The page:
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The Student News Site of Texas A&M University - College Station

The Battalion

The Student News Site of Texas A&M University - College Station

The Battalion

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Alcohol Culture in College Life

Editor’s Note: This article discusses alcohol abuse and overdose, and may be triggering to some audiences. 

Anton Gridnev was just beginning his freshman year of college when he died in the Sigma Nu fraternity house on Aug. 21, 2016. The cause of death was an accidental overdose when celebrating his 19th birthday, and Gridnev was described by many as someone who put a smile on everyone’s face just by talking to them. Sigma Nu’s national organization suspended the Texas A&M University chapter and Gridnev’s father filed a wrongful death lawsuit against 10 former members of the fraternity, as well as against Sigma Nu Fraternity Inc., according to The Battalion

Another fraternity-related death at A&M took place in Dec. 2016 when Matthew Hayes, a former member of Sigma Phi Epsilon, died of an accidental drug and alcohol overdose. The fraternity was suspended from 2016 to 2019 for rule violations. 

When students go off to college, they get their first glimpse of life away from home and take on new stresses, responsibilities and freedoms. This comes with the freedom to drink alcohol. 

Alcohol has always been a part of college culture, but since the start of the COVID-19 pandemic, it has been reported that around 25% of young adults started or increased substance abuse to cope with the stresses of the pandemic, according to the National Library of Medicine. Alcohol is the third leading preventable cause of death in the U..S, according to researchers.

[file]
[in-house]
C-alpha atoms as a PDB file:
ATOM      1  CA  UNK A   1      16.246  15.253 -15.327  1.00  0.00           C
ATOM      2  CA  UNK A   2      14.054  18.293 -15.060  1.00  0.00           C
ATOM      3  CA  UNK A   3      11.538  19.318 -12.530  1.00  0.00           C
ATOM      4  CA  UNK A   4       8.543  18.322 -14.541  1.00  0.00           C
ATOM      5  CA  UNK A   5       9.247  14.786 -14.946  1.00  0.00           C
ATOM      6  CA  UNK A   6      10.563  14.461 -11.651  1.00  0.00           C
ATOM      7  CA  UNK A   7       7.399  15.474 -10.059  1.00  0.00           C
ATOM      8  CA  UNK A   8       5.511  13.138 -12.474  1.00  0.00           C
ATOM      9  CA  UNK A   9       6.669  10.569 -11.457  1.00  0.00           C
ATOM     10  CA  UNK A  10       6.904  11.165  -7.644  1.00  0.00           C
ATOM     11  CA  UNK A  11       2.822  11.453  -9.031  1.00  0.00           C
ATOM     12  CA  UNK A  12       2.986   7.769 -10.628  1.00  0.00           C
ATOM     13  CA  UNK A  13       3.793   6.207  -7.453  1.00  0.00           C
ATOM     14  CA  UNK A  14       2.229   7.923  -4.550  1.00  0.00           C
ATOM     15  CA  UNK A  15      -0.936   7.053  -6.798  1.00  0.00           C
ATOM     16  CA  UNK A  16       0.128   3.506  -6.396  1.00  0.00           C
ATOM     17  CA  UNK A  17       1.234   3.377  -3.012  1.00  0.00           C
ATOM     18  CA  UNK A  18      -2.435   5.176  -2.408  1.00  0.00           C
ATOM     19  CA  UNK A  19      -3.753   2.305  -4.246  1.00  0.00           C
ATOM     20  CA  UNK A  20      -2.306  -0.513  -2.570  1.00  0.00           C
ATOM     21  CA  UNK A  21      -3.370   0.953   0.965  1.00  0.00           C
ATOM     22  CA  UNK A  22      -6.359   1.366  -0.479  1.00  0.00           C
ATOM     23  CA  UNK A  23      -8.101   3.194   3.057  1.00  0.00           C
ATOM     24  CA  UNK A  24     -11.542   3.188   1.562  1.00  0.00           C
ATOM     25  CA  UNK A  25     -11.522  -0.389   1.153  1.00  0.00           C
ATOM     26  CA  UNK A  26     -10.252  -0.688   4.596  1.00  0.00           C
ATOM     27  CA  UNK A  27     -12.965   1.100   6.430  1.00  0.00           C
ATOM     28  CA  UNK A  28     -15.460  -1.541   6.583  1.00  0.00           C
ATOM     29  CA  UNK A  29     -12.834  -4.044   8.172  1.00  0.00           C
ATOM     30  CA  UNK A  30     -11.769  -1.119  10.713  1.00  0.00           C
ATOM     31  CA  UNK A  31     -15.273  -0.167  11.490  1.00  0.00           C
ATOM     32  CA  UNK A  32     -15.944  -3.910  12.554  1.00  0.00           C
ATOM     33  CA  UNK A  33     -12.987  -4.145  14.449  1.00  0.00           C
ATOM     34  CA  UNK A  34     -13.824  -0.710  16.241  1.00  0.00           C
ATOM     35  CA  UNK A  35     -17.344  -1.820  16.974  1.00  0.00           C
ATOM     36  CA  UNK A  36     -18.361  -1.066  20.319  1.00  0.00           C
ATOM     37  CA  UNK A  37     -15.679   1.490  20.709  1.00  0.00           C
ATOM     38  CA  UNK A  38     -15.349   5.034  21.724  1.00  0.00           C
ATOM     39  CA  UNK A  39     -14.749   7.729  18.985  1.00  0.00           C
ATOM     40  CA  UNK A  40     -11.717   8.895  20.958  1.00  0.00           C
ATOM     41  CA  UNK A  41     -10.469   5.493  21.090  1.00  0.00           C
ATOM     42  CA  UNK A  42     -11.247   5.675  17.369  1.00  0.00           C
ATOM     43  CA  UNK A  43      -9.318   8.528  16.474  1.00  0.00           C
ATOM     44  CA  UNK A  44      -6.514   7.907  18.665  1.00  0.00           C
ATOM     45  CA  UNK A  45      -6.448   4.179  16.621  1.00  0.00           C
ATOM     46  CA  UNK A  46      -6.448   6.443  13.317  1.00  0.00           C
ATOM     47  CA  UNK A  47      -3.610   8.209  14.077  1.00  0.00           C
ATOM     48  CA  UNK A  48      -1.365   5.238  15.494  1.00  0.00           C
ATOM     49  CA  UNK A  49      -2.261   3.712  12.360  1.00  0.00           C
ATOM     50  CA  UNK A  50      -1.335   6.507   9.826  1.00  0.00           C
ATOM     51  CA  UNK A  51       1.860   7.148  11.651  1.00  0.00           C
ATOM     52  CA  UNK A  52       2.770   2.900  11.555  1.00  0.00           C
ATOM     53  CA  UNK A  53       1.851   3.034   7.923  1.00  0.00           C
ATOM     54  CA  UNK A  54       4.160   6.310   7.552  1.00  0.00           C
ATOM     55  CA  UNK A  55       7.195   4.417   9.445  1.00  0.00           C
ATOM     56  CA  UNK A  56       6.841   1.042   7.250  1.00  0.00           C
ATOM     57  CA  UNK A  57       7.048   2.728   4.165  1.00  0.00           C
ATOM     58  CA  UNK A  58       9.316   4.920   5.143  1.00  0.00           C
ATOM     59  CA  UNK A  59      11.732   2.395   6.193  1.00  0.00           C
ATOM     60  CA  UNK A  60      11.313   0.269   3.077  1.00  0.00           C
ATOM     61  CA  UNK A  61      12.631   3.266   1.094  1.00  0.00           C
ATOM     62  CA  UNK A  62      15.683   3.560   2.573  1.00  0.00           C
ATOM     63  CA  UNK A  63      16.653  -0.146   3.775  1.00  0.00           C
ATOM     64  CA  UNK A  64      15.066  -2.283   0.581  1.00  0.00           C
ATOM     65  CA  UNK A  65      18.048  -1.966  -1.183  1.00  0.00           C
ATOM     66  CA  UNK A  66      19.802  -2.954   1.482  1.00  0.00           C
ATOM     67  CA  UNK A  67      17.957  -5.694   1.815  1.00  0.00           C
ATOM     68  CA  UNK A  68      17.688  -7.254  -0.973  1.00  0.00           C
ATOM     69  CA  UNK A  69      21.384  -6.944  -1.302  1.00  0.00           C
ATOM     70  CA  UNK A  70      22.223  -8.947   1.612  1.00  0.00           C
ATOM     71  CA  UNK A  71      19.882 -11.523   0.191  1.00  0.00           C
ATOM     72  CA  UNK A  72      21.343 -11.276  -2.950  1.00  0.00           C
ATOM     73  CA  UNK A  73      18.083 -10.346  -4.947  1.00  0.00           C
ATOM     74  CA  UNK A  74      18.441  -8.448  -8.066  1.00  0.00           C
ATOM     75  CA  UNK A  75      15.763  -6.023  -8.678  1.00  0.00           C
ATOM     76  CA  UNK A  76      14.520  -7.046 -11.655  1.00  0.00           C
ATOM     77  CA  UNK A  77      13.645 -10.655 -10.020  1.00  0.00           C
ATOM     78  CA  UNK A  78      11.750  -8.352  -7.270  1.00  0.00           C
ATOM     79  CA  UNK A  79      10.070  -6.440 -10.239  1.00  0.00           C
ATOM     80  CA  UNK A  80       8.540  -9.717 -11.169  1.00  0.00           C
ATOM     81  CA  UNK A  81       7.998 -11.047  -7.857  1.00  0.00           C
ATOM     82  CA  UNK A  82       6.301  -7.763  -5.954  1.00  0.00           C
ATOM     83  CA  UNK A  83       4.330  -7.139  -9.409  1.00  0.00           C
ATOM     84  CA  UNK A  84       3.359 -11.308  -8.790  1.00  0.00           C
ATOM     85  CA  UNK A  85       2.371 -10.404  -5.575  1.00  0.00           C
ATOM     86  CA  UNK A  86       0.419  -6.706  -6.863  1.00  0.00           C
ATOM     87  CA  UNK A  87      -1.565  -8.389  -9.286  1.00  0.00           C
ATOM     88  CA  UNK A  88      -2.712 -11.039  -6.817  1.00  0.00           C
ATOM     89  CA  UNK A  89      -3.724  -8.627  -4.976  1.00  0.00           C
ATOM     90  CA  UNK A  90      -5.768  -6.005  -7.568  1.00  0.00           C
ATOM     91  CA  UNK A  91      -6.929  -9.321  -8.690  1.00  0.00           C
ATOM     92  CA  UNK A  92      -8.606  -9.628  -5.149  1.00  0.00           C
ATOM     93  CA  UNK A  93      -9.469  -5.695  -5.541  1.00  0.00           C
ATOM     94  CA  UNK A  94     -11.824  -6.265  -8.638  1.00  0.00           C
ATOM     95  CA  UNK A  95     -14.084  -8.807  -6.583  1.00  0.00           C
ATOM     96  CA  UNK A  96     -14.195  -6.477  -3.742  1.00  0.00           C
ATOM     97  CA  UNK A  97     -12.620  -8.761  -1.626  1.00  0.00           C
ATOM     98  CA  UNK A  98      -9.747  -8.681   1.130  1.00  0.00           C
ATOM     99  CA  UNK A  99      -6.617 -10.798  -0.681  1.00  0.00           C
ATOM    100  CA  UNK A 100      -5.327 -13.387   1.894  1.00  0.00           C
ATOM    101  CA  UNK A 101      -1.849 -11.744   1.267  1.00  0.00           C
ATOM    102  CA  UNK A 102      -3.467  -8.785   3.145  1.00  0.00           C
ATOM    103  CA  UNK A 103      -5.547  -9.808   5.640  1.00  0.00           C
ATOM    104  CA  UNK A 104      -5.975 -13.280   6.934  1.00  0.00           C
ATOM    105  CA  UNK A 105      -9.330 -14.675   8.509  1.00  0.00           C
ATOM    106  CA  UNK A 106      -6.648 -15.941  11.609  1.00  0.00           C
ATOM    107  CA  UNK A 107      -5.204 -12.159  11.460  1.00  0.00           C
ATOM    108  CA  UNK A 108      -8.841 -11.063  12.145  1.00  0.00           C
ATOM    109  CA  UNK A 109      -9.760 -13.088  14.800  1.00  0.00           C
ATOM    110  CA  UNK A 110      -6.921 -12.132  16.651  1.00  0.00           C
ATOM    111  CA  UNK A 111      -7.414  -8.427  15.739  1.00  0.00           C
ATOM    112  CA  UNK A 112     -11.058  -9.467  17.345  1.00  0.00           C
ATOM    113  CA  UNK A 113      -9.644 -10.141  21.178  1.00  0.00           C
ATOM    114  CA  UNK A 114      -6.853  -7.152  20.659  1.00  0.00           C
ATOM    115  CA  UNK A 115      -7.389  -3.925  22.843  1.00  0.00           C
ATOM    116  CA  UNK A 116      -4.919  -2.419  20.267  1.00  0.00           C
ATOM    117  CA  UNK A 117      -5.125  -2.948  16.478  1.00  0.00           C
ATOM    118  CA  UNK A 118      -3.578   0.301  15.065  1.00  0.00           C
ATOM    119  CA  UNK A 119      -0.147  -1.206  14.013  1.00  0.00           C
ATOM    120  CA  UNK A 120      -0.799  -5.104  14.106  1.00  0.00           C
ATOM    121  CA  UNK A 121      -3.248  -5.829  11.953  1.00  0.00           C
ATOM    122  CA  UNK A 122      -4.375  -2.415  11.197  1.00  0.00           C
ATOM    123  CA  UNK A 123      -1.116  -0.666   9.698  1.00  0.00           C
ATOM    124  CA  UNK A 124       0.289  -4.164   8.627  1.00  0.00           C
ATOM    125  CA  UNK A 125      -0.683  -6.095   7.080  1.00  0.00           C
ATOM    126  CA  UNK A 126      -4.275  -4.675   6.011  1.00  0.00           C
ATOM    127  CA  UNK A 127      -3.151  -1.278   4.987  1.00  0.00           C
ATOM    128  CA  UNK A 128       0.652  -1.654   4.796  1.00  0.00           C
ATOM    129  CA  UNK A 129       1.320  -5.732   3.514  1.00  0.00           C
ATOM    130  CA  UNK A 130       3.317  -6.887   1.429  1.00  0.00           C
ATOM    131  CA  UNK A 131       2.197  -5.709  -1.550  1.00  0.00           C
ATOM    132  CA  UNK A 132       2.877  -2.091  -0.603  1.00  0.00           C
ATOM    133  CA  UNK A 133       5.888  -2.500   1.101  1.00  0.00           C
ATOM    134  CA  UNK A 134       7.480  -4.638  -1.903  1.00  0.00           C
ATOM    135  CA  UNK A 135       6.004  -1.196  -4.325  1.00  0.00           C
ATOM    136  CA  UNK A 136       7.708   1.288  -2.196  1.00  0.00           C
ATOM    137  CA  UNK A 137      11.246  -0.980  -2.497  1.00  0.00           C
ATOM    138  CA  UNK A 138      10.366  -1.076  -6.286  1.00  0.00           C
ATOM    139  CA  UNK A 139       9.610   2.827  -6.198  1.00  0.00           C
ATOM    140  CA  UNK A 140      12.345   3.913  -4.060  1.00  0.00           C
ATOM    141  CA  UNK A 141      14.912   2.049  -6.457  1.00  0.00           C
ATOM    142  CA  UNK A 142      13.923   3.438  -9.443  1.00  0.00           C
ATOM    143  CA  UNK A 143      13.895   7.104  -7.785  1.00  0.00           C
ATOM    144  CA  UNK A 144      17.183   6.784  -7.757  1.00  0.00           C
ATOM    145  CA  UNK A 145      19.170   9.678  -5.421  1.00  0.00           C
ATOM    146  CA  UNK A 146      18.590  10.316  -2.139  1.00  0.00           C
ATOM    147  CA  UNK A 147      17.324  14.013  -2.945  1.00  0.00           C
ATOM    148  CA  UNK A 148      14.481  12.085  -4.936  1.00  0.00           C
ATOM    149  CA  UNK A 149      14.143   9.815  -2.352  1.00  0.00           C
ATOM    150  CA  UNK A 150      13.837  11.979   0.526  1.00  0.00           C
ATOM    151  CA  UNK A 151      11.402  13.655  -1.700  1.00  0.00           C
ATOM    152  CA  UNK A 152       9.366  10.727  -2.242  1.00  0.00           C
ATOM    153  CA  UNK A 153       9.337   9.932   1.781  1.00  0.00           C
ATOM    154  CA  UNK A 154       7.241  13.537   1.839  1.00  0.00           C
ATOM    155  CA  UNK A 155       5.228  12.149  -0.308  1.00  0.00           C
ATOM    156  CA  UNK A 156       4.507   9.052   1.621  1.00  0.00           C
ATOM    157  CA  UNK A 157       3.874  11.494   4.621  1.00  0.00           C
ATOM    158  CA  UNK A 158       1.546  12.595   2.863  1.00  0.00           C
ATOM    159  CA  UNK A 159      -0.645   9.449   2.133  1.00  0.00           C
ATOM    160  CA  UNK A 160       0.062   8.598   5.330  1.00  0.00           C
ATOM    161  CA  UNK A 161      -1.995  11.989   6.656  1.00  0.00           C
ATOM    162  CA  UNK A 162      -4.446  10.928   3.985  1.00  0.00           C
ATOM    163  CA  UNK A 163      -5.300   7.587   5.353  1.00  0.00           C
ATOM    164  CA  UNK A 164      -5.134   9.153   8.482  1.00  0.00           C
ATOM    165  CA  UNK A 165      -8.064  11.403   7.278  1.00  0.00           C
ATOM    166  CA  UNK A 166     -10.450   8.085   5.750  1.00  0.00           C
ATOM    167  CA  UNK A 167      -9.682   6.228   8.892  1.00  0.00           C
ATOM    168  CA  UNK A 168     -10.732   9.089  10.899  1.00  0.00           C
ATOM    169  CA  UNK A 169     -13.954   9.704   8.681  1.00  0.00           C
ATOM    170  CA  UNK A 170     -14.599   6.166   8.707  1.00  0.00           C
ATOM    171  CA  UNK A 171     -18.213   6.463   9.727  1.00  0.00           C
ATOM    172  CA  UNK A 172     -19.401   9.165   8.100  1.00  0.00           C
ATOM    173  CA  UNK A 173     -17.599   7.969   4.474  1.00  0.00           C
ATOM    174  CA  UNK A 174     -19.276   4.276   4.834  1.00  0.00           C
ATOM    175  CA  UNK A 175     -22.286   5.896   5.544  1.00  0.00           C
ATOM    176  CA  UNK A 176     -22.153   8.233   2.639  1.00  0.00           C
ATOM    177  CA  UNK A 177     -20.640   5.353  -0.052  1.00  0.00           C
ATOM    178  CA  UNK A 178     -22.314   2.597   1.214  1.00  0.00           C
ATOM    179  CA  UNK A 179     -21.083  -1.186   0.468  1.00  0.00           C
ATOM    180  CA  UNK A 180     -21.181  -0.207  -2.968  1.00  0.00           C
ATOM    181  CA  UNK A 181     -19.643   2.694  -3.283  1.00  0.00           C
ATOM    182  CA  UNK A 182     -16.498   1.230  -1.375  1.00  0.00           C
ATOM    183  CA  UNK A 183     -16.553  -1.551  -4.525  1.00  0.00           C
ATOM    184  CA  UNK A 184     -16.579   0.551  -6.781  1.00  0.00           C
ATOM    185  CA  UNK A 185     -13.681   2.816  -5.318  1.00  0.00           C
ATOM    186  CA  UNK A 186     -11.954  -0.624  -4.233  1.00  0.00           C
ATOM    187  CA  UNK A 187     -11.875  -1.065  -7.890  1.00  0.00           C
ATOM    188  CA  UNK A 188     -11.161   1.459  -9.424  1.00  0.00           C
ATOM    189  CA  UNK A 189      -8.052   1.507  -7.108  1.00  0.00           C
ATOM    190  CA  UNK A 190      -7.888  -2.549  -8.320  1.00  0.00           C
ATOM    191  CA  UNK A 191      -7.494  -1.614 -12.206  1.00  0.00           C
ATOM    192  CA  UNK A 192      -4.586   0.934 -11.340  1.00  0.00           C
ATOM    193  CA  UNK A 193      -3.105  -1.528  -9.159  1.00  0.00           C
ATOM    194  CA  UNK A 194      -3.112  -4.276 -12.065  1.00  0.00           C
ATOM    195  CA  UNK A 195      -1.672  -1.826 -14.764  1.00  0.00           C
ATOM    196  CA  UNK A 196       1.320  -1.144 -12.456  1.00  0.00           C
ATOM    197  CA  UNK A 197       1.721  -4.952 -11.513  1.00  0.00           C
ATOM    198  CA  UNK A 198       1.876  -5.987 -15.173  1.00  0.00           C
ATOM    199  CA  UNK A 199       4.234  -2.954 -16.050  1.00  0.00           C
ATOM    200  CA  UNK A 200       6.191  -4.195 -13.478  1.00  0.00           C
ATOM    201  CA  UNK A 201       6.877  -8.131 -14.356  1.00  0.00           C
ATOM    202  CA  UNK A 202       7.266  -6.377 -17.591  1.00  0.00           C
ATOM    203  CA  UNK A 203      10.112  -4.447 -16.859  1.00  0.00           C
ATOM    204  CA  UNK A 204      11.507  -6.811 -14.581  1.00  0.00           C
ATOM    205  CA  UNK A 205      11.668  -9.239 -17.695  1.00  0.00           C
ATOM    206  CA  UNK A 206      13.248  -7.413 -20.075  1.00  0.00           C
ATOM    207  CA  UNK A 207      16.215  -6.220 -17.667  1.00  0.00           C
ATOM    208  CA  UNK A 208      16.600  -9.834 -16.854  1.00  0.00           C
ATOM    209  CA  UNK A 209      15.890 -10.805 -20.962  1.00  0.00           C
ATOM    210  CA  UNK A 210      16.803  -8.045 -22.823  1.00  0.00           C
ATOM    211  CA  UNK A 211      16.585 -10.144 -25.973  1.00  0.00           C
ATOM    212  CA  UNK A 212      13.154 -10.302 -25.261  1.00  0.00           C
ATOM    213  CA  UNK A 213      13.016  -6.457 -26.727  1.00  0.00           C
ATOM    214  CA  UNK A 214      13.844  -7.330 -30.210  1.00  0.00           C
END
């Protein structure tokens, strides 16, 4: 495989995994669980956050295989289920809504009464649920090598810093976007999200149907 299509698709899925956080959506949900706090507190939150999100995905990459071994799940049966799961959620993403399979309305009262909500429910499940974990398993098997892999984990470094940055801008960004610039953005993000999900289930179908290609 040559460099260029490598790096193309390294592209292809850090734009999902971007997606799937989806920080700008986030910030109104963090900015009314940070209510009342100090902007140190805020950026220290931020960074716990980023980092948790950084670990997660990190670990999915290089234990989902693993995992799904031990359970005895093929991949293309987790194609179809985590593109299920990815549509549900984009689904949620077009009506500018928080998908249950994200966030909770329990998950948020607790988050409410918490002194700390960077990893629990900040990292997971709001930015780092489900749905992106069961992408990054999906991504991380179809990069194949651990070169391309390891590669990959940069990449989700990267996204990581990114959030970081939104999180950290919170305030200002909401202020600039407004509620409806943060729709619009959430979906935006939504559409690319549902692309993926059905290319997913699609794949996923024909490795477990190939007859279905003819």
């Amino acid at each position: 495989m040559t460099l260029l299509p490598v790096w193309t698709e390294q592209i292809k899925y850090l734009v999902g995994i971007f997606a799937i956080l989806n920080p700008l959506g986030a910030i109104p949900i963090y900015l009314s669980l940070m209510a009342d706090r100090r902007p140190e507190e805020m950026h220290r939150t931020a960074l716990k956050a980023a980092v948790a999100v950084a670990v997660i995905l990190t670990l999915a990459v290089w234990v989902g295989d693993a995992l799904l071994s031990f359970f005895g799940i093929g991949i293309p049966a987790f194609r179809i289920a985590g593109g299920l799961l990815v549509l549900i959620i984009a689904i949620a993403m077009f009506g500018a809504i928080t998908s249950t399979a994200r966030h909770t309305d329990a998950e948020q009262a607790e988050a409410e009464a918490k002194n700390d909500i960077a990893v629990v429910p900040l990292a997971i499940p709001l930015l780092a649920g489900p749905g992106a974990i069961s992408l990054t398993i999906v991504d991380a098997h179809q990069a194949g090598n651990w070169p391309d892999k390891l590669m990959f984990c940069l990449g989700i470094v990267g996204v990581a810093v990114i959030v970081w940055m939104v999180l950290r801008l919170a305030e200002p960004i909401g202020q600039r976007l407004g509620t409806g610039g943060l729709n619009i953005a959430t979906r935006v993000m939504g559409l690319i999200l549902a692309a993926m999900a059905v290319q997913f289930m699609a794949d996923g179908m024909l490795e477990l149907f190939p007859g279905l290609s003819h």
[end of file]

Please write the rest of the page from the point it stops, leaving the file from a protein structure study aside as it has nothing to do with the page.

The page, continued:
At A&M, even some traditions that center on alcohol have alternatives, including Ring Dunks and tailgating. Since the late 1980s or early 1990s, Ring Dunks have been an unofficial A&M student tradition. Once a student gets their ring, they sink it into the bottom of a pitcher of beer and attempt to drink the entire pitcher as quickly as they can to get to their ring at the bottom. Some students have participated in the tradition in ways that do not involve alcohol. 
 

Emma Wright, program specialist at the United Way of the Brazos Valley, and Class of 2022, said she did her Ring Dunk with a friend who doesn’t drink alcohol. They dunked using nonalcoholic punch instead of the “traditional” pitcher of beer.

“I feel like I kept with the spirit of the tradition, and it is about celebrating your Aggie Ring,” Wright said. “Tradition is about the spirit, not the surface-level embellishments. The tradition is about getting that ring.” 

A sample of 33,360 college students found that 39.3% of the students met the criteria for binge drinking, according to Taylor and Francis Online. The 2019 National Survey on Drug Use and Health, found that 52.5% of full-time college students drank alcohol in the past month, according to the National Institute on Alcohol Abuse and Alcoholism

The legal consequences of alcohol-related misconduct last long after the hangover. If arrested for a charge of driving under the influence, the fine can cost up to $2,000 for the first offense, according to Neal Davis Law Firm. If arrested for a minor in possession charge, the fine can cost up to $500 for the first offense. 

Lauren Westhoff, bar manager at The Spot on Northgate, said the majority of arrests she sees are for underage drinking. There are a lot of people who try to use fake IDs to get into the bar, said Westhoff. 

“I would say that on an average Saturday night, probably 50[%] of people that try to come in [are underage],” Westhoff said.